5. Still, there is much about Materializing Thailand that I enjoyed and which I think other scholars will find of note. Foremost, is Van Esterik's honesty and humility in her knowledge claims. She writes, 'The problem for me is that over the years, Thailand has become more familiar but less comprehensible' (24). She openly shares with readers anecdotes of misunderstandings and missed opportunities, humanising the anthropologist and reminding scholars of the need for reflexivity and levity in the ethnographic process. This thoughtful attention to process foregrounds the struggle for meaning among our subjects and ourselves, instead of giving in to a futile orientalism.
  6. Van Esterik also spends a significant portion of chapter one detailing her own experience of Thailand. This self-narrative serves both to demonstrate her academic genealogy and to indicate where her theoretical tendencies lie. Such knowledge may assist readers is assessing Van Esterik's approaches, assertions and questions for their relevance and explanatory power. At the same time, her narrative will, in the future, likely serve as an important historical document for those interested in Thai studies of the past and the past of Thai studies.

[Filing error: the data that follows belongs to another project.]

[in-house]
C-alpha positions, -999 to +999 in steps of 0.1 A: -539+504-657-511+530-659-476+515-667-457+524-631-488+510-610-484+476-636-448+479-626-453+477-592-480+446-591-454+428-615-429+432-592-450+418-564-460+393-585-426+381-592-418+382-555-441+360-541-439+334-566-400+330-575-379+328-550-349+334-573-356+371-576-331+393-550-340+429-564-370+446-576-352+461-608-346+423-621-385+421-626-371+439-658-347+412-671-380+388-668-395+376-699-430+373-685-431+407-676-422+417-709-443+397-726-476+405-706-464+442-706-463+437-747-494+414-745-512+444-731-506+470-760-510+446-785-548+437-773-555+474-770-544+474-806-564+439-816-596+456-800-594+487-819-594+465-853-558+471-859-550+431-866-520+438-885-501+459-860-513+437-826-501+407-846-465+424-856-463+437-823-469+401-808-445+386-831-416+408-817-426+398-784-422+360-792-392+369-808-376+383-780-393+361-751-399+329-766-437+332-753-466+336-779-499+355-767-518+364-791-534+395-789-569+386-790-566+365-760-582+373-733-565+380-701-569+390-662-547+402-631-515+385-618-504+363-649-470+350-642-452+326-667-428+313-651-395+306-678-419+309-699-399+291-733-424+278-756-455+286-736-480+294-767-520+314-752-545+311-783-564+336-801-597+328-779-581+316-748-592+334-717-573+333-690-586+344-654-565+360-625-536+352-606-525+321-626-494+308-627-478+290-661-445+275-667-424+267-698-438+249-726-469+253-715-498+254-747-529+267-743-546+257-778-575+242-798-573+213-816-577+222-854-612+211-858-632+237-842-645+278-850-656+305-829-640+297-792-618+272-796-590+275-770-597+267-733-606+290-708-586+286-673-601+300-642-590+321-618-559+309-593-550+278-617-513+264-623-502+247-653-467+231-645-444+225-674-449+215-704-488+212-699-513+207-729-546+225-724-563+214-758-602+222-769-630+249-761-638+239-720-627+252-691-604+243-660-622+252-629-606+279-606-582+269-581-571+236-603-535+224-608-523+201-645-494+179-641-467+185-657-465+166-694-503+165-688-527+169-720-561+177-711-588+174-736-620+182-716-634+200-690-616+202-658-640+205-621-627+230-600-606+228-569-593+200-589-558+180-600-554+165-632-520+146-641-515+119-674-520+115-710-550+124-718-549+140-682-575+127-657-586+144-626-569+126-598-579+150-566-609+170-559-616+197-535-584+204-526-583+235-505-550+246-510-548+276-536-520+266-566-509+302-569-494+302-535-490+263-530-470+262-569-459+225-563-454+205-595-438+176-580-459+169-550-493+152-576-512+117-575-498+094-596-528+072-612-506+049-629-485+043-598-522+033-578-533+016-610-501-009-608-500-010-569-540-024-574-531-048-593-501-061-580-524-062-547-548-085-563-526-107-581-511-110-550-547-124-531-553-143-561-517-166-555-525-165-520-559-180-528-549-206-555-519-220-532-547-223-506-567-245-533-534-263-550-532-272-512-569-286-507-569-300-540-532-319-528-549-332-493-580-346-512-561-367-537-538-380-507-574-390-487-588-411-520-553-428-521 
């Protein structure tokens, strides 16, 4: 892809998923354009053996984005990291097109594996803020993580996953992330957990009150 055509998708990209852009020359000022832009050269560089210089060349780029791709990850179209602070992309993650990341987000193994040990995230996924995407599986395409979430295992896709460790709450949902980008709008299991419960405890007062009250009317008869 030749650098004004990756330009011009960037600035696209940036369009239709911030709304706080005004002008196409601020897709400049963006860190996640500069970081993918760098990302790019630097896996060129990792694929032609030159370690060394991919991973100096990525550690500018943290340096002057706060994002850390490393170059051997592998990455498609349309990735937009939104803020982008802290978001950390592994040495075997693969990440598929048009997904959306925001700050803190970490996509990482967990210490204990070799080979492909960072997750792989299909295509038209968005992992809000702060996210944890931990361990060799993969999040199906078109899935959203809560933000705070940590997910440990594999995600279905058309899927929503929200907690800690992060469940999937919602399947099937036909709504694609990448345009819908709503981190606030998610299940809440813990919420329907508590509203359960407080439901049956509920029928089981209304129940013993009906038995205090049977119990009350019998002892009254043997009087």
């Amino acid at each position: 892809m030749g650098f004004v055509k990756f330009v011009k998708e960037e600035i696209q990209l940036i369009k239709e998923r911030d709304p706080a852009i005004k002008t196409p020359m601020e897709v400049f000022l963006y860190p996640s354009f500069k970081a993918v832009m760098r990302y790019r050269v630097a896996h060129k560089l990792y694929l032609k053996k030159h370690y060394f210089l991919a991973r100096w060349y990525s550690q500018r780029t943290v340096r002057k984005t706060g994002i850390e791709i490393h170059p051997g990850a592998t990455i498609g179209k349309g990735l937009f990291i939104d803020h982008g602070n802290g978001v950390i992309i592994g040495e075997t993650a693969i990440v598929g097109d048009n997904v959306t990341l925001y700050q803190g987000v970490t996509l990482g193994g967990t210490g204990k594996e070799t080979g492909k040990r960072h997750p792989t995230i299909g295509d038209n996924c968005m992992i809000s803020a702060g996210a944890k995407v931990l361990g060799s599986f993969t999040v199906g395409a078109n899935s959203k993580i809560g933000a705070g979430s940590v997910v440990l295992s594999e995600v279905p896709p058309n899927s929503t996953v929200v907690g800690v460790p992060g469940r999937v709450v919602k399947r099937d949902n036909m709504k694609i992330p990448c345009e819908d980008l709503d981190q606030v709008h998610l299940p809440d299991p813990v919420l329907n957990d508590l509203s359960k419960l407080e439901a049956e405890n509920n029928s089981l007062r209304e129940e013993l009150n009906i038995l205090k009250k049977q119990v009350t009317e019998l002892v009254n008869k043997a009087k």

7. Most effectively, Van Esterik employs the metaphor of palimpsest, or 'layers of images and meanings,' in order to provoke a historical sensibility among those seeking to understand representations of contemporary Thai women (41). She argues that, like figures on a canvas that have been painted over again and again, past ideologies and practices seep into and reshape the present in specific and important ways. Thus, these 'ghosts' are reminders of what has gone before, what has been partially or entirely erased, and what might yet endure in whole or in part. Such 'remnants of meaning,' must therefore be taken into account in any analysis of gender representations and practices.